SpaceX Starlink satellite disintegrates over Spain


The disintegration of a Starlink satellite that the company SpaceX put into orbit on January 24, 2021 to provide Internet communications has generated tonight a spectacular fireball over Spain that could be seen from multiple points of the country.

This fireball has been recorded by the detectors that the Southwest European Meteor and Fireball Network (SWEMN Network) operates in different observatories in the country, working in the framework of the SMART Project, coordinated from the Instituto de Astrofísica de Andalucía (IAA-CSIC).

The satellite that originated the fireball entered the Earth’s atmosphere at a speed of about 27,000 kilometers per hour at 23:00 hours yesterday January 23.

It would be a Starlink satellite, with a mass of about 260 kilograms, which the company SpaceX put into orbit on January 24, 2021 in order to provide Internet communications.

The abrupt friction with the atmosphere at this enormous speed caused the object to become incandescent, thus generating a fireball that started at an altitude of about 100 kilometers above a point located north of Morocco, almost on the border with Algeria.

From there it advanced in a northwesterly direction and along its trajectory the satellite was fragmenting, so that several fireballs could be seen advancing in parallel as each of these fragments became incandescent.

According to the information available at this moment, the fireball would have crossed the whole Iberian Peninsula and finally would have reached Asturias, where it would have finished its trajectory over the Cantabrian Sea.

Therefore, any possible fragment of the satellite that survived its abrupt passage through the Earth’s atmosphere would have fallen into the sea.

However, the case is still under study in case new information could be useful to obtain more data.

Source.

See also - It's not a meteorite, it's a Starlink satellite that fell over Spain | Caland 66

High rates of satellite failure leave dead, unmaneuverable satellites in orbit. The new large constellations will dramatically worsen this problem.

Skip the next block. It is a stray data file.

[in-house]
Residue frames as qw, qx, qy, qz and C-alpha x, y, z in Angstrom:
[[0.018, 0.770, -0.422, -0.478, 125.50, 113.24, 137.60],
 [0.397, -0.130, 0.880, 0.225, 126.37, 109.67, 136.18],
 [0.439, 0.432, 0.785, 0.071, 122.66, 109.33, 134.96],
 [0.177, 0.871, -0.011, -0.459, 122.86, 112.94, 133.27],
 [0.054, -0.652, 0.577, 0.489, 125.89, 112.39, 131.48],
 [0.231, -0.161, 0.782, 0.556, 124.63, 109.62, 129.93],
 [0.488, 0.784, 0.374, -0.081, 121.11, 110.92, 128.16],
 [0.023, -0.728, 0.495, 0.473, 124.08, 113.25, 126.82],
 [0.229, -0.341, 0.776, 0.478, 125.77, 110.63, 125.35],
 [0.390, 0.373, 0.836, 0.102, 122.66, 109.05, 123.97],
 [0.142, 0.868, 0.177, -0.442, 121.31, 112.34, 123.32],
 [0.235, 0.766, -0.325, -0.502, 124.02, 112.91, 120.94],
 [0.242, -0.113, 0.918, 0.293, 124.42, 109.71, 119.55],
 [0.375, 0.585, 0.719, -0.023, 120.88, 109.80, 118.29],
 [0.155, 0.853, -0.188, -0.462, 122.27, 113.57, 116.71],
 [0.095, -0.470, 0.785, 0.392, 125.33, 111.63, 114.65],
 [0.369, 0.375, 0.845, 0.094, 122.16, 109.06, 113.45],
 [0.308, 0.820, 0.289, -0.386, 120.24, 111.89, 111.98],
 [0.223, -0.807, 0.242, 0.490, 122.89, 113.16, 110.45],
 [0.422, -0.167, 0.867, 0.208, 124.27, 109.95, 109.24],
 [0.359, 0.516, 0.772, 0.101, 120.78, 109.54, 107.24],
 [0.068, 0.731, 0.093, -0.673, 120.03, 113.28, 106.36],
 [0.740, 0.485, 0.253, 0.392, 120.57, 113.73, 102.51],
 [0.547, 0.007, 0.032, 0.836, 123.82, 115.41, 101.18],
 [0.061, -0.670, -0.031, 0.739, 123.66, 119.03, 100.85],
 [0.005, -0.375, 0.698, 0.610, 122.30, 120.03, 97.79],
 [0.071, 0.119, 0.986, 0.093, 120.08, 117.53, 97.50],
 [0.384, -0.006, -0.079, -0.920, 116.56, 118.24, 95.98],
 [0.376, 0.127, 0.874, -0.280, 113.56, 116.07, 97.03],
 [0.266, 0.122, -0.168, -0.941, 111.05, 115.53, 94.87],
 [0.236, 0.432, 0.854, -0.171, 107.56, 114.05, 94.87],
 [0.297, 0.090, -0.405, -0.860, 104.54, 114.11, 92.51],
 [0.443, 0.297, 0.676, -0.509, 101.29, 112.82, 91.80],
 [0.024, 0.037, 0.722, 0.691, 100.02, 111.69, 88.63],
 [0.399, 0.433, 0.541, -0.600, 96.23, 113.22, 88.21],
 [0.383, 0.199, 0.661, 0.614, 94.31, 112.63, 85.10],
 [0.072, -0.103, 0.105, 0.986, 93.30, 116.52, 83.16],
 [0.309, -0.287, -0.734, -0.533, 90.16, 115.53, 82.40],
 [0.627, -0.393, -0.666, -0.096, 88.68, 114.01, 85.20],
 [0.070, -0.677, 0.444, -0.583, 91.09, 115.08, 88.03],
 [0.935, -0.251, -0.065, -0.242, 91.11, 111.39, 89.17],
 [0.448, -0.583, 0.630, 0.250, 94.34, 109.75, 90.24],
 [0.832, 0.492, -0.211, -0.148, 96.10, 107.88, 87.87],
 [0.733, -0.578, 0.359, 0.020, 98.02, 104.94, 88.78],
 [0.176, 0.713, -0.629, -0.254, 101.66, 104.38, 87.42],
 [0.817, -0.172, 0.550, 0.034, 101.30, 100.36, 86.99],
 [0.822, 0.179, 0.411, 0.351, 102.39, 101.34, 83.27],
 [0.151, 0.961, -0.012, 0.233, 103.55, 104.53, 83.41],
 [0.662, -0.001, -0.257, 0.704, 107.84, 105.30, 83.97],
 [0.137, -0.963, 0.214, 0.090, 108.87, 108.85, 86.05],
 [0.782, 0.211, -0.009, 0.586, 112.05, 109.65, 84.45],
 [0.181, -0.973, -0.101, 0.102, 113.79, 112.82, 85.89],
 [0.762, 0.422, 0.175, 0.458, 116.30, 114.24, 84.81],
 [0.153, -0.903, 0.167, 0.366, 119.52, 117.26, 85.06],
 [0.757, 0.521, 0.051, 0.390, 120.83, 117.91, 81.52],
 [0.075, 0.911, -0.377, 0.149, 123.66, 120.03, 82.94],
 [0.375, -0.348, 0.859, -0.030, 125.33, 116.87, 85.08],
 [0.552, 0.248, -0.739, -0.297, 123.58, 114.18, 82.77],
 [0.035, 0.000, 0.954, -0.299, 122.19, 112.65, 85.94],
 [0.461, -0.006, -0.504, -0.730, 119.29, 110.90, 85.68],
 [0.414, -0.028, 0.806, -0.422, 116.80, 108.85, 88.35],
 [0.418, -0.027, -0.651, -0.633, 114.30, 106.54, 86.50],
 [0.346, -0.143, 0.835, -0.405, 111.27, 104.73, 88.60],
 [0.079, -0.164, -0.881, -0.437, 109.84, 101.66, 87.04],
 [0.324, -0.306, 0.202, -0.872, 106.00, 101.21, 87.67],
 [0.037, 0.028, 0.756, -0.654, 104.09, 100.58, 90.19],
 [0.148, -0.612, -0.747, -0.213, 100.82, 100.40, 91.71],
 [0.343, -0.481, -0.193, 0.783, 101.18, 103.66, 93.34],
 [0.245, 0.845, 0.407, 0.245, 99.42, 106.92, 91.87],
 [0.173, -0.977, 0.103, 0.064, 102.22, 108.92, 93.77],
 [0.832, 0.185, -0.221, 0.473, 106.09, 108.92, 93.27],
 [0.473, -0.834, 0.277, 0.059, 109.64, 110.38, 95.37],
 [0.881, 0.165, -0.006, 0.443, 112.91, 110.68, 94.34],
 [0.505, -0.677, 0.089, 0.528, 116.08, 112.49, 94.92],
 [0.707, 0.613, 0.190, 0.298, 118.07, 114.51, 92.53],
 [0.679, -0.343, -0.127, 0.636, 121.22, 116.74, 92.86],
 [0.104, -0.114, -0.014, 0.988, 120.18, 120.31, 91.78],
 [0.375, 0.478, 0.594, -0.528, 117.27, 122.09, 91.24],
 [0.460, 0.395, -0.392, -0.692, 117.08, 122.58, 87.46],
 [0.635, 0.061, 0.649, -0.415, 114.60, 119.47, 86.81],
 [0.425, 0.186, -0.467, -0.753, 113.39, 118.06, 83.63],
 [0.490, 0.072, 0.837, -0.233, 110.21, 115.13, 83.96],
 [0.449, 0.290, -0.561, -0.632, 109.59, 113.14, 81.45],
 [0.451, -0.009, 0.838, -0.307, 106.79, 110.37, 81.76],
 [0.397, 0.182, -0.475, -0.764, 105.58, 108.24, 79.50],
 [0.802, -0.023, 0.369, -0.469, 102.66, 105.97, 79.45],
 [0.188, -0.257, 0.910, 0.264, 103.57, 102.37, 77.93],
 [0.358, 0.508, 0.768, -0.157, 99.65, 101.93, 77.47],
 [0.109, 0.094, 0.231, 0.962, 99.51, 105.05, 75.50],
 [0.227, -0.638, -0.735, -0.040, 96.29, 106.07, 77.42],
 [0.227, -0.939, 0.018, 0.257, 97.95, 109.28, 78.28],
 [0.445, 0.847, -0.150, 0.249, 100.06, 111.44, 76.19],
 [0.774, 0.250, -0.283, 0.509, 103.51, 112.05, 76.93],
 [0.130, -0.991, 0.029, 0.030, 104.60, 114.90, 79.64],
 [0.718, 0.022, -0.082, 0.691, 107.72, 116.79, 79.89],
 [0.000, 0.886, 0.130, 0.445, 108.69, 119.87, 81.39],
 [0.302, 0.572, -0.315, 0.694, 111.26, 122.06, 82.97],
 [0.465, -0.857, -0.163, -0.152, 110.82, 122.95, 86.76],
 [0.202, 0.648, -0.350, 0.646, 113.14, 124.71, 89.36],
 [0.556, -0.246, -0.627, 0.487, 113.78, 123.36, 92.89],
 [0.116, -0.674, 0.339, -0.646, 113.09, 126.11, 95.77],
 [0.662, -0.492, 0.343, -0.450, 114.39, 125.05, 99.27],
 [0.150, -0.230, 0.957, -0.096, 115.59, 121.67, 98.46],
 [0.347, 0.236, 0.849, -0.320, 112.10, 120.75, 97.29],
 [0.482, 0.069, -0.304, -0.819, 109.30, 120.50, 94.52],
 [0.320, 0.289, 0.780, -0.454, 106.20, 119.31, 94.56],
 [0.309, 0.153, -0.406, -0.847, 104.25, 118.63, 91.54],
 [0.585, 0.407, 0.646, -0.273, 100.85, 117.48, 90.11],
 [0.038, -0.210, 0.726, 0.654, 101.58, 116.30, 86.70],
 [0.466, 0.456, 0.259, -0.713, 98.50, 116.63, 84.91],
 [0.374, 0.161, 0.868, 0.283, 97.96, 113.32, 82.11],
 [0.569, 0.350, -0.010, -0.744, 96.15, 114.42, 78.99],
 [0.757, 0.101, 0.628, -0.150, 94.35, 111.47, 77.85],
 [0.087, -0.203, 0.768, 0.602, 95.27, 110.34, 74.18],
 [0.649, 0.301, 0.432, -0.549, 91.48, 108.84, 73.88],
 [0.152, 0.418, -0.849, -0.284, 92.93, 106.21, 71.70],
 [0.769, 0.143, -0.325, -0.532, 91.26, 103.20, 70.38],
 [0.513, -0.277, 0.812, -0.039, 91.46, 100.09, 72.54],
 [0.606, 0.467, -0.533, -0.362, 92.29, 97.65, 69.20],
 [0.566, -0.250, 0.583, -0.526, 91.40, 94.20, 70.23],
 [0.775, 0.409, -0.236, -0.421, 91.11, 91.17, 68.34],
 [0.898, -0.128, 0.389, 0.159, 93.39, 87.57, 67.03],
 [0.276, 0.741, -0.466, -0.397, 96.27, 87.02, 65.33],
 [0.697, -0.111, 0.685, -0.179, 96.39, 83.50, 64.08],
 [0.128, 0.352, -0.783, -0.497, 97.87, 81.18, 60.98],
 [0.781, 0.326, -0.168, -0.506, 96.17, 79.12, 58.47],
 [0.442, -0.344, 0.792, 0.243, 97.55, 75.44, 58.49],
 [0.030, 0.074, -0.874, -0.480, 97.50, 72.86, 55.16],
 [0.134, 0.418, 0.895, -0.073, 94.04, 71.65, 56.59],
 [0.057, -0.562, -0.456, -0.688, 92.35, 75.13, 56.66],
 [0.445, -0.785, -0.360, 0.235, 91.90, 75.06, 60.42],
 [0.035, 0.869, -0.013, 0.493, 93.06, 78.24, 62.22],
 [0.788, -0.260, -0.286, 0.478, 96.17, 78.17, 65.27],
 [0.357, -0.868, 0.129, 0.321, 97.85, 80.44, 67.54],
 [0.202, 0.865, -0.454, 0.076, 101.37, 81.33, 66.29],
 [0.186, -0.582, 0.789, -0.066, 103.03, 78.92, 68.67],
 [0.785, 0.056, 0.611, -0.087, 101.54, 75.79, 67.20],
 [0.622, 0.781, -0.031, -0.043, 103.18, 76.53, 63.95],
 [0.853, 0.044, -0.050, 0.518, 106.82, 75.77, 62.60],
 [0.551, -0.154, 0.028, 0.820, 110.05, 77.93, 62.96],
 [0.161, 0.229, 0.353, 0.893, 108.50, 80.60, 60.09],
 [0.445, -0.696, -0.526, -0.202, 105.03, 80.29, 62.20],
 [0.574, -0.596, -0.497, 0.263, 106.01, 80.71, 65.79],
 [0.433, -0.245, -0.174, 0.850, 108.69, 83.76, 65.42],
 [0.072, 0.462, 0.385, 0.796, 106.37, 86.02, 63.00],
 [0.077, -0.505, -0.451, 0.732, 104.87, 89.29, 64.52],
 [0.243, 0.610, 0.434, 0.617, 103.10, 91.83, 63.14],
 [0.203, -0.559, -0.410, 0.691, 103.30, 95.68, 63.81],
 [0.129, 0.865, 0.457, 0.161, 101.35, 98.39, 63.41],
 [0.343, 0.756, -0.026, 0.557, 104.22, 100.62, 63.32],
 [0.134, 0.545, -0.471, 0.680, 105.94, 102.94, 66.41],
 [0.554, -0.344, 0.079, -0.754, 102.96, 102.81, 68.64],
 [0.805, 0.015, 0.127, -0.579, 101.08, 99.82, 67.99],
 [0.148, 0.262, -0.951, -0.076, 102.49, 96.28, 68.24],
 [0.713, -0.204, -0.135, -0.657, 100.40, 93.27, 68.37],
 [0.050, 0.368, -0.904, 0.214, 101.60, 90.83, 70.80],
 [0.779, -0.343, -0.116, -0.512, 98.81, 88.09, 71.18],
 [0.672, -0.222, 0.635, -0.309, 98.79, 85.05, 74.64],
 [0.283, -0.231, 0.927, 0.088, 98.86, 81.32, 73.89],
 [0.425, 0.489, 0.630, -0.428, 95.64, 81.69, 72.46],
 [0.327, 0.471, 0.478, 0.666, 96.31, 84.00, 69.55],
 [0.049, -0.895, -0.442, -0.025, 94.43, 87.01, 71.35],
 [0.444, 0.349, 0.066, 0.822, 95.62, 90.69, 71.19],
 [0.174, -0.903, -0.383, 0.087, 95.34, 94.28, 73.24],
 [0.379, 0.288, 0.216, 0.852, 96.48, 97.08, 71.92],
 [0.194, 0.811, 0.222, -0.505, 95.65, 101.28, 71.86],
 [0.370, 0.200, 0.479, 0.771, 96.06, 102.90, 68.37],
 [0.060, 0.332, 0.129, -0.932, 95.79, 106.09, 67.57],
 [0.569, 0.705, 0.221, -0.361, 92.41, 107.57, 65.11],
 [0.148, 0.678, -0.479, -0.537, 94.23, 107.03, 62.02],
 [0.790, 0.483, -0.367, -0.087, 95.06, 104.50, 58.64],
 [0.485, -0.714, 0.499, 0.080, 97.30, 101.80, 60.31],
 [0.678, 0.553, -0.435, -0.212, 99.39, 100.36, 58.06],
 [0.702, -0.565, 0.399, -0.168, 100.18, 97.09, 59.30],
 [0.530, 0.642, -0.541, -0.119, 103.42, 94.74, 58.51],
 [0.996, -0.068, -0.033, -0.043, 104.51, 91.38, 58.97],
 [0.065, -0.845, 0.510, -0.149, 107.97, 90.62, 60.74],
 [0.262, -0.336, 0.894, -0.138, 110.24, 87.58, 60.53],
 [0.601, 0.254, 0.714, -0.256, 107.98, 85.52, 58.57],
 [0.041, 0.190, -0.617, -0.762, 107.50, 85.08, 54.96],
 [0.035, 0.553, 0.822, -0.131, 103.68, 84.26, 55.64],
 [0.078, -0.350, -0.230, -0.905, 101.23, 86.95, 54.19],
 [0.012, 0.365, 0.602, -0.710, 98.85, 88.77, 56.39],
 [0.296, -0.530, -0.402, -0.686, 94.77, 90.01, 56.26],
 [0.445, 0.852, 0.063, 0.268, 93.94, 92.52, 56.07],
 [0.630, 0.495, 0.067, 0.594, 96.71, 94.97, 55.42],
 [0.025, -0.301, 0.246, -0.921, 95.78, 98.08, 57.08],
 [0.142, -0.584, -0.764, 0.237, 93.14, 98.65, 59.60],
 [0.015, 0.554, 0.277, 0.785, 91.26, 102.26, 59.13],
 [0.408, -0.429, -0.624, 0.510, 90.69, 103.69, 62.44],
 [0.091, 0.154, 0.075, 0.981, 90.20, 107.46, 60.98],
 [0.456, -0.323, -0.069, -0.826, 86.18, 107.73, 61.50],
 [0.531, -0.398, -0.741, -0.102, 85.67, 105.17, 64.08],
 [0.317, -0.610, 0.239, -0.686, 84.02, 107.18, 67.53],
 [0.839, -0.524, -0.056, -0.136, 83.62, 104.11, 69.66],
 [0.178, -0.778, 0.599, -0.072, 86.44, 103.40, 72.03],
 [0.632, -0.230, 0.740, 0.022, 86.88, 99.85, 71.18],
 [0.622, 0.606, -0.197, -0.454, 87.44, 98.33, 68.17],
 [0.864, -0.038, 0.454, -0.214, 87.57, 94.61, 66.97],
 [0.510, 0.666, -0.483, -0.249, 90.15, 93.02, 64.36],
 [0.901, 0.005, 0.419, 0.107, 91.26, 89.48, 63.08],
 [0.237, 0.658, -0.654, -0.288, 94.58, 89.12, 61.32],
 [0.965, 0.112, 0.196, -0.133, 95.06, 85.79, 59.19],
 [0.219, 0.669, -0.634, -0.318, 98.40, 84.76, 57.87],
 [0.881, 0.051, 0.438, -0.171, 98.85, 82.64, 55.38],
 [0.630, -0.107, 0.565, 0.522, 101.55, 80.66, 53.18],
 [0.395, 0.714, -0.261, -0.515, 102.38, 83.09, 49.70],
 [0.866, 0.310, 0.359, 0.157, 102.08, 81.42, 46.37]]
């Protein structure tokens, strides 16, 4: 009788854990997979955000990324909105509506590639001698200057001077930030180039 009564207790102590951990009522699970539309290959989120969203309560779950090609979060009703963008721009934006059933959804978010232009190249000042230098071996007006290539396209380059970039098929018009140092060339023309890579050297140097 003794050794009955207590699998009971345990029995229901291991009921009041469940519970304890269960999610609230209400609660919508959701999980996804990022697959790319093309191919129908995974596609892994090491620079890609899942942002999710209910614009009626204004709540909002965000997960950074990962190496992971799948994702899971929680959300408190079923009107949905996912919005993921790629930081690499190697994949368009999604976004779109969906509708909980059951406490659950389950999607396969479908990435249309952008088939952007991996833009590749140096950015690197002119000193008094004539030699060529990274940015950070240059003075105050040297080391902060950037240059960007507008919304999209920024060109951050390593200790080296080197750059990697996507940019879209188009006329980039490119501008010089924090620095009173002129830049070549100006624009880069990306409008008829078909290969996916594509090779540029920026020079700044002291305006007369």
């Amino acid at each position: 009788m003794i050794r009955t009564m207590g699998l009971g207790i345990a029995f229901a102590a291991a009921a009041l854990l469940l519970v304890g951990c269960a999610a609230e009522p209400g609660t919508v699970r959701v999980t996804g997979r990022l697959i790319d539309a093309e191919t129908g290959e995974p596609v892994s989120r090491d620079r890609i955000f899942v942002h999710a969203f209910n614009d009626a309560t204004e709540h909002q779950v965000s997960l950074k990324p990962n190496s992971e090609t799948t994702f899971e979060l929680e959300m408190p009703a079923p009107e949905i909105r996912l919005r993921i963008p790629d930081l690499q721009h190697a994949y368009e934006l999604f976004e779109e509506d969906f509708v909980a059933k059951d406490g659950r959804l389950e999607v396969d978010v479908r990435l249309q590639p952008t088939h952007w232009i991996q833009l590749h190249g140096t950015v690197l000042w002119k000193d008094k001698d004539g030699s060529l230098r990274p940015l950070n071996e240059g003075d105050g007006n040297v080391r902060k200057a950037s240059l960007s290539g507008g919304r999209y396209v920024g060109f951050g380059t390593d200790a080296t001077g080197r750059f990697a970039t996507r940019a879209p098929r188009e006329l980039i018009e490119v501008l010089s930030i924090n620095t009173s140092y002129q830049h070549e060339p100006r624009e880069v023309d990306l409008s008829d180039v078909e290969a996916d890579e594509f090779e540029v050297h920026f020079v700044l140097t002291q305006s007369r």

All of this debris, computers, electronic and chemical waste, radioactive elements, weapons, dead satellites, rocket parts, and dust come down. Aerospace officials and agencies, including the FCC, talk nonsense about “disposal” via “safe” de-orbitting and vaporization, as if the waste simply disappears.

The reality is that de-orbitting and vaporization create new problems — exploding burning debris, aerosolizing toxins, metals, paints, fuels, and other chemicals. They fall into the lower atmosphere to pollute the soil, ocean, waters, and air we breathe. “Vaporized” means it explodes into tiny particles and dust.

With these large constellations of short lifespan, increasing failures, and launch rocket debris, a barrage of debris and fall-out and increasing atmospheric dust are just beginning.

All of this debris burns at very hot temperatures as it re-enters the atmosphere, with big and little chunks landing everywhere. Exponential increases in fall-out increases the risk for fires, injuries, deaths, and property damage. A large chunk of space debris fell into a Michigan family’s yard and just missed hitting anyone. Hot debris fell in Chile last year causing fires. A Russian satellite that was supposed to stay in orbit for ten thousand years fell out of orbit this month and possibly landed in the Pacific Ocean.

Musk/SpaceX, who has stated
nuking Mars and saying the U.S. can coup whatever country it wants for rare earth minerals such as lithium.

Nice guy​:persevere:

It’s time to strip back the curtain, aerospace moguls, and rocket scientists are not heroes they are destroying the Earth.

All of this debris, computers, electronic and chemical waste, radioactive elements, weapons, dead satellites, rocket parts, and dust come down. Aerospace officials and agencies, including the FCC, talk nonsense about “disposal” via “safe” de-orbitting and vaporization, as if the waste simply disappears.

4 Likes

More SpaceX debris. This time it looks like Earth's Moon is going to get hit.

Runaway SpaceX rocket in orbit for 7 years expected to crash into the moon

An errant SpaceX rocket that’s been zipping through space for seven years is expected to finally come crashing down — into the moon.

The upper stage of the Falcon 9 rocket, which became detached from the craft in 2015, is predicted to hit the moon on March 4, the Guardian said in a report.

The hunk of rocket already “made a close lunar flyby on January 5,” said Bill Gray, a data analyst and writer on space-junk issues.

“The bulk of the moon is in the way,” Gray said. “And even if it were on the near side, the impact occurs a couple of days after New Moon.”

He said the rocket section weighs more than 4 tons but is unlikely to make a significant dent on the moon, the outlet said.

The rocket, part of Elon Musk’s space program, launched from Cape Canaveral, Florida, in February 2015 to deploy a weather satellite, Newsweek reported.

The runaway section didn’t have the juice to come back into Earth’s orbit and instead went hurtling into space — and toward the moon, the magazine said.

Jonathan McDowell, an astronomer with the Harvard and Smithsonian Center for Astrophysics, confirmed that the rocket will likely hit the moon — but so what?

“For those asking: yes, an old Falcon 9 second stage left in high orbit in 2015 is going to hit the moon on March 4,” McDowell tweeted on Tuesday. “It’s interesting, but not a big deal.”

3 Likes